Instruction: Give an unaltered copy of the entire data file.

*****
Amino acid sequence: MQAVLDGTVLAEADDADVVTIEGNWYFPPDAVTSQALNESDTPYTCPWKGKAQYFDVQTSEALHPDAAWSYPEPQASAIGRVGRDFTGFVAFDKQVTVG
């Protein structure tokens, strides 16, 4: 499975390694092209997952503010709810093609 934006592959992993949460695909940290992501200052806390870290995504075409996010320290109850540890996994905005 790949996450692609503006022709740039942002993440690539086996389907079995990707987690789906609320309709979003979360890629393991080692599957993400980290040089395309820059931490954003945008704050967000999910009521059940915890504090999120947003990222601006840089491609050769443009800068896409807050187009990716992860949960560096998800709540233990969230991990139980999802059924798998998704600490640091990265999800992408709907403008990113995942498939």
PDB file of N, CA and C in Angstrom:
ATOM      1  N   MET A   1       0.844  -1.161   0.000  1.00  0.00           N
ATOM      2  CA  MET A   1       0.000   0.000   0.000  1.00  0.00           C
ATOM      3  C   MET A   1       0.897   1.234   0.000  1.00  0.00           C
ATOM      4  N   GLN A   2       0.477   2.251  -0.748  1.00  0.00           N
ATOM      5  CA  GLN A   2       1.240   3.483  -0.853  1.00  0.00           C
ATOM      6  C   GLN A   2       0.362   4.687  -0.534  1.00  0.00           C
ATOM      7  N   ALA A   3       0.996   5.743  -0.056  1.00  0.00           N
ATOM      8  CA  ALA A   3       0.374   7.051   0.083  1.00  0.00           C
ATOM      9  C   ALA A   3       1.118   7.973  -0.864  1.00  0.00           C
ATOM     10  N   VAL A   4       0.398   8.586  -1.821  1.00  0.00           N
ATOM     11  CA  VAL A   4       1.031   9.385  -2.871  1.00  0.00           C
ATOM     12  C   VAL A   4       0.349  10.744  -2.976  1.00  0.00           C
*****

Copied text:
Amino acid sequence: MQAVLDGTVLAEADDADVVTIEGNWYFPPDAVTSQALNESDTPYTCPWKGKAQYFDVQTSEALHPDAAWSYPEPQASAIGRVGRDFTGFVAFDKQVTVG
């Protein structure tokens, strides 16, 4: 499975390694092209997952503010709810093609 934006592959992993949460695909940290992501200052806390870290995504075409996010320290109850540890996994905005 790949996450692609503006022709740039942002993440690539086996389907079995990707987690789906609320309709979003979360890629393991080692599957993400980290040089395309820059931490954003945008704050967000999910009521059940915890504090999120947003990222601006840089491609050769443009800068896409807050187009990716992860949960560096998800709540233990969230991990139980999802059924798998998704600490640091990265999800992408709907403008990113995942498939």
PDB file of N, CA and C in Angstrom:
ATOM      1  N   MET A   1       0.844  -1.161   0.000  1.00  0.00           N
ATOM      2  CA  MET A   1       0.000   0.000   0.000  1.00  0.00           C
ATOM      3  C   MET A   1       0.897   1.234   0.000  1.00  0.00           C
ATOM      4  N   GLN A   2       0.477   2.251  -0.748  1.00  0.00           N
ATOM      5  CA  GLN A   2       1.240   3.483  -0.853  1.00  0.00           C
ATOM      6  C   GLN A   2       0.362   4.687  -0.534  1.00  0.00           C
ATOM      7  N   ALA A   3       0.996   5.743  -0.056  1.00  0.00           N
ATOM      8  CA  ALA A   3       0.374   7.051   0.083  1.00  0.00           C
ATOM      9  C   ALA A   3       1.118   7.973  -0.864  1.00  0.00           C
ATOM     10  N   VAL A   4       0.398   8.586  -1.821  1.00  0.00           N
ATOM     11  CA  VAL A   4       1.031   9.385  -2.871  1.00  0.00           C
ATOM     12  C   VAL A   4       0.349  10.744  -2.976  1.00  0.00           C